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The Hitchcock Center Is Doing It Right!

The approach to the new Hitchcock Center. Credit: designLAB Architects.

The approach to the new Hitchcock Center. Credit: designLAB Architects.

By George Harvey

In our last issue, Green Energy Times had an article on the Hampshire College’s R. W. Kern Center, which is being built in Amherst, Massachusetts, by Wright Builders with a view to meeting the standards of the Living Building Challenge (LBC). Here, we discuss the Hitchcock Center for the Environment, which is being built to the same high standards, also by Wright Builders, and also in Amherst.

LBC standards are so high that they were thought impossible to achieve by some people when they were first published. According to the International Living Future Institute (ILFI), which administers the LBC, there have been only twenty-five structures certified under the standard, worldwide, since the LBC program began, ten years ago. Considering that, Wright Builders’ work on two structures in Amherst, both attempting to meet those standards, can be seen as remarkable.

The Hitchcock Center, however, is very remarkable for reasons of its own. In fact Eric Corey Freed, Vice President of ILFI, made it clear that it stands out as one of his favorite projects. He explained, “I love the Hitchcock Center because it stands as a testimony to what an educational center can be.”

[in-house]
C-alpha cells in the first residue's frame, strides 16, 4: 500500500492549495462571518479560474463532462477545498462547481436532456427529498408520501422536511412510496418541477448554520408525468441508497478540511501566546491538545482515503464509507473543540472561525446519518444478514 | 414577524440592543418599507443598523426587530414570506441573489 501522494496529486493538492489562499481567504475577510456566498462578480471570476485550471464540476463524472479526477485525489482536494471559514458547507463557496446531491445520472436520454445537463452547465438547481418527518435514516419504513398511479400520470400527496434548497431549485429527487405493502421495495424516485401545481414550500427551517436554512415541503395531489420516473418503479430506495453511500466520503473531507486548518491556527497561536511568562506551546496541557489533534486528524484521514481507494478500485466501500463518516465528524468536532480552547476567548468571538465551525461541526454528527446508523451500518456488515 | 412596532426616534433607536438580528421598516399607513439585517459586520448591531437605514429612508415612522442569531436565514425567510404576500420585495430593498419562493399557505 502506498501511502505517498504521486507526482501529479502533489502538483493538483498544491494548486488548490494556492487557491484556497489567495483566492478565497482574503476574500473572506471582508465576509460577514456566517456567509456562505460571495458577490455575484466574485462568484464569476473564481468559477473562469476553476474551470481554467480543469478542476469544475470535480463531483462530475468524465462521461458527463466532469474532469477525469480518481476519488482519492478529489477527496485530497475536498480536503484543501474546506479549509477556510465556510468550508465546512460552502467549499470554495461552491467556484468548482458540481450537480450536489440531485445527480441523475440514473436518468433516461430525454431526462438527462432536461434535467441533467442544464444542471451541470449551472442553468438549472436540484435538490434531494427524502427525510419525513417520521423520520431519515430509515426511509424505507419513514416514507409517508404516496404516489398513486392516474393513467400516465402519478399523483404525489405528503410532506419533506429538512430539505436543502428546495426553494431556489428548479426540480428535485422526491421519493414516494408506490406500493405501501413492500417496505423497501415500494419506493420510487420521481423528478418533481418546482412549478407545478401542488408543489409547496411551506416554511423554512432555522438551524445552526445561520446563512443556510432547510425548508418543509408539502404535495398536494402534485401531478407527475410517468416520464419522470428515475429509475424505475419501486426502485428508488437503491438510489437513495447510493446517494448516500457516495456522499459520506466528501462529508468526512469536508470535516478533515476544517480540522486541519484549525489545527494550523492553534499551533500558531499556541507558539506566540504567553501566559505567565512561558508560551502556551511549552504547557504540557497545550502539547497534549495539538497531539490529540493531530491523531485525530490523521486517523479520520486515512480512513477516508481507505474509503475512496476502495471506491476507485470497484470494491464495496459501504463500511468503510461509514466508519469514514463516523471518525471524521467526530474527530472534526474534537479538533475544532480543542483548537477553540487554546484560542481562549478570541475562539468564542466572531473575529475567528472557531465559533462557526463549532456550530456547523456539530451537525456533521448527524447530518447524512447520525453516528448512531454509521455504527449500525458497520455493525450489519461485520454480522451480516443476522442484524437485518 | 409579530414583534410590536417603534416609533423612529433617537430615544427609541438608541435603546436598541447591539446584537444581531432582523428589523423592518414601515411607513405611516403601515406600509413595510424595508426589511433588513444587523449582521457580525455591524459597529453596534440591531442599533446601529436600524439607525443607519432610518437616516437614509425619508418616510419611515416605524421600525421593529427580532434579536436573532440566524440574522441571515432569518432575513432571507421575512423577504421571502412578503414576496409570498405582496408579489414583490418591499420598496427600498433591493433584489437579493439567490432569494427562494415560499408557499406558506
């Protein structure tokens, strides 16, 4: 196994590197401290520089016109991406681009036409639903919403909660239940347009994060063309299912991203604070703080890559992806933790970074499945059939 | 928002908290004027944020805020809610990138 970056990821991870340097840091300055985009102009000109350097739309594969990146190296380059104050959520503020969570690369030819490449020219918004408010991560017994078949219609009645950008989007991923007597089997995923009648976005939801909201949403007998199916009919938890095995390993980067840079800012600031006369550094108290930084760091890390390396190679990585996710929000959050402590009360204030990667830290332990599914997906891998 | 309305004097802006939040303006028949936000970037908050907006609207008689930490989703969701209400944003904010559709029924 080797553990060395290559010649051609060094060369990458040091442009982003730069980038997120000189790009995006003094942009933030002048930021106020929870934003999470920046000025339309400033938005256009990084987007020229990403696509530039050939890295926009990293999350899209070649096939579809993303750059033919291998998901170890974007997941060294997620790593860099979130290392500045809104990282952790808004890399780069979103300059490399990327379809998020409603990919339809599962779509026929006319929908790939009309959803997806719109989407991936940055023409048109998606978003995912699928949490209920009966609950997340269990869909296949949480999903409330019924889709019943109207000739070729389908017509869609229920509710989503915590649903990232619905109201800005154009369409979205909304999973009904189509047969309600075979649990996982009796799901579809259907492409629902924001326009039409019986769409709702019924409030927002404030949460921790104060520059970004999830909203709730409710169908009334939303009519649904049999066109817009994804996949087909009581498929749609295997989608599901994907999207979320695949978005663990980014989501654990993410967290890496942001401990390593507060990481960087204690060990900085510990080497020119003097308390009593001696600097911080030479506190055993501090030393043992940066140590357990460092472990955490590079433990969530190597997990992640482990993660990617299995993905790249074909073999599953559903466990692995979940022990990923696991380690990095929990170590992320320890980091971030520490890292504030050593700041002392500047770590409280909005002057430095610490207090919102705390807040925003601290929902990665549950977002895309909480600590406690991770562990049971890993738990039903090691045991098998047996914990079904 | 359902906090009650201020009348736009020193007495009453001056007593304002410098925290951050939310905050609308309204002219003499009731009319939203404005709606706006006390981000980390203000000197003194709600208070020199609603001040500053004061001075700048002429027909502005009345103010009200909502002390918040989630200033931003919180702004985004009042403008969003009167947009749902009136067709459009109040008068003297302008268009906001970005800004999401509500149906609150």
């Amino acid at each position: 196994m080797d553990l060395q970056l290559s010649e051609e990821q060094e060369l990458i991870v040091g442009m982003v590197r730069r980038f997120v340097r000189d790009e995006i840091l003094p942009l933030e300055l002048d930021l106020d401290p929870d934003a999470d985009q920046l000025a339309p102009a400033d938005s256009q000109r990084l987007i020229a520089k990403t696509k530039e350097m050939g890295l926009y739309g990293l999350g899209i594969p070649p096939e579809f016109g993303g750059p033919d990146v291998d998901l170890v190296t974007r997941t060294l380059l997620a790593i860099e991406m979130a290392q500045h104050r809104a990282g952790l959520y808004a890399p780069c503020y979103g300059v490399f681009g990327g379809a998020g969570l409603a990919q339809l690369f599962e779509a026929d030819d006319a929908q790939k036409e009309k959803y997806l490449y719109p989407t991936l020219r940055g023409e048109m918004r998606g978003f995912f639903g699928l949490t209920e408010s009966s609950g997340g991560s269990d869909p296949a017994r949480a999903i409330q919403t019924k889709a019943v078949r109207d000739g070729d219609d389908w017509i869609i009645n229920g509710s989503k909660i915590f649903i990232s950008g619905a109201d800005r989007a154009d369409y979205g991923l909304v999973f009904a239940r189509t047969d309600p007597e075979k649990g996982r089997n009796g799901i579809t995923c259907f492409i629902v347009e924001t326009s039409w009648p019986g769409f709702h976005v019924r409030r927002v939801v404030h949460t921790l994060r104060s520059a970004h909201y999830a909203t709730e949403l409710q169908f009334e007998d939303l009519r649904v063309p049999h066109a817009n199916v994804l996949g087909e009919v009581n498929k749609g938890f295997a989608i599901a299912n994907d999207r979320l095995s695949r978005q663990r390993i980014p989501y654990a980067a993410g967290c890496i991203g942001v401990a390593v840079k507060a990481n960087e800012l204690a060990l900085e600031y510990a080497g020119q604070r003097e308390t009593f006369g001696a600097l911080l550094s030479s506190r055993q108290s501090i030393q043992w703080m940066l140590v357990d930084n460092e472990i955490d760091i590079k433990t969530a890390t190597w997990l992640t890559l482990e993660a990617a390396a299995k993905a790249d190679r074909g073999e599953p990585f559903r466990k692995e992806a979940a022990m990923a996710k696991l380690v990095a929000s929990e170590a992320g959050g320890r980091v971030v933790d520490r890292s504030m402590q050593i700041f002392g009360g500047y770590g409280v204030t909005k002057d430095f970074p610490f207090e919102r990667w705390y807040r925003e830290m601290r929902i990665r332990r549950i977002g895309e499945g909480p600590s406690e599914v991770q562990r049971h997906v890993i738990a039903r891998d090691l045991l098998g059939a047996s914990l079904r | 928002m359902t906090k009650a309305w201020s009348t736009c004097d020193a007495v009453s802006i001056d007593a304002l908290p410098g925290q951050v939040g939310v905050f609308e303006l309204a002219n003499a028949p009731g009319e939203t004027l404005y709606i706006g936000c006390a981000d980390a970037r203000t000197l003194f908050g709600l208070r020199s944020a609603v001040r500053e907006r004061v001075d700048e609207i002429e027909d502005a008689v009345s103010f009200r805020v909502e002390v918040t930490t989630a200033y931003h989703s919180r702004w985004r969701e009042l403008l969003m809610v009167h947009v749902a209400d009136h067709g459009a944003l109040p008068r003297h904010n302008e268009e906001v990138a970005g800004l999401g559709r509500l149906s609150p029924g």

The Ecotone will connect the Visitor’s Center to the classroom wing of the building with an artistic rendering of the Connecticut RIver Watershed stained into the concrete floor, reinforcing “connection to place”. The tubes serve as first flush tanks for the building’s rainwater harvesting water system. Credit: desingLAB Architects.

The Ecotone will connect the Visitor’s Center to the classroom wing of the building with an artistic rendering of the Connecticut RIver Watershed stained into the concrete floor, reinforcing “connection to place”. The tubes serve as first flush tanks for the building’s rainwater harvesting water system. Credit: desingLAB Architects.

The Hitchcock Center for the Environment was founded in 1962 by Ethel Dubois, a retired guidance counselor. She was inspired by the works of Rachel Carson to foster environmental awareness among children. The center teaches five principles: understanding principles of ecology, valuing place, promoting resilience, demonstrating resilience in the built environment, and educating for active citizenship.

When the Hitchcock Center found it needed to expand to a new building, it was clear from the start that it should have net zero energy use. But the center’s leadership believed net zero energy had to be surpassed, given the center’s mission. As they worked with Wright Builders and Design Lab Architects, they became increasingly drawn toward the LBC standard for educational reasons.

Julie Johnson, the Hitchcock Center’s executive director, commented on how the center used the LBC standards to make them useful for teaching children. “It became crystal clear that given our commitment to environmental education, this was an opportunity to take a great leap to amplify our mission and use our building as a teaching tool,” she said. “Each performance standard had an incredibly cool story behind it.”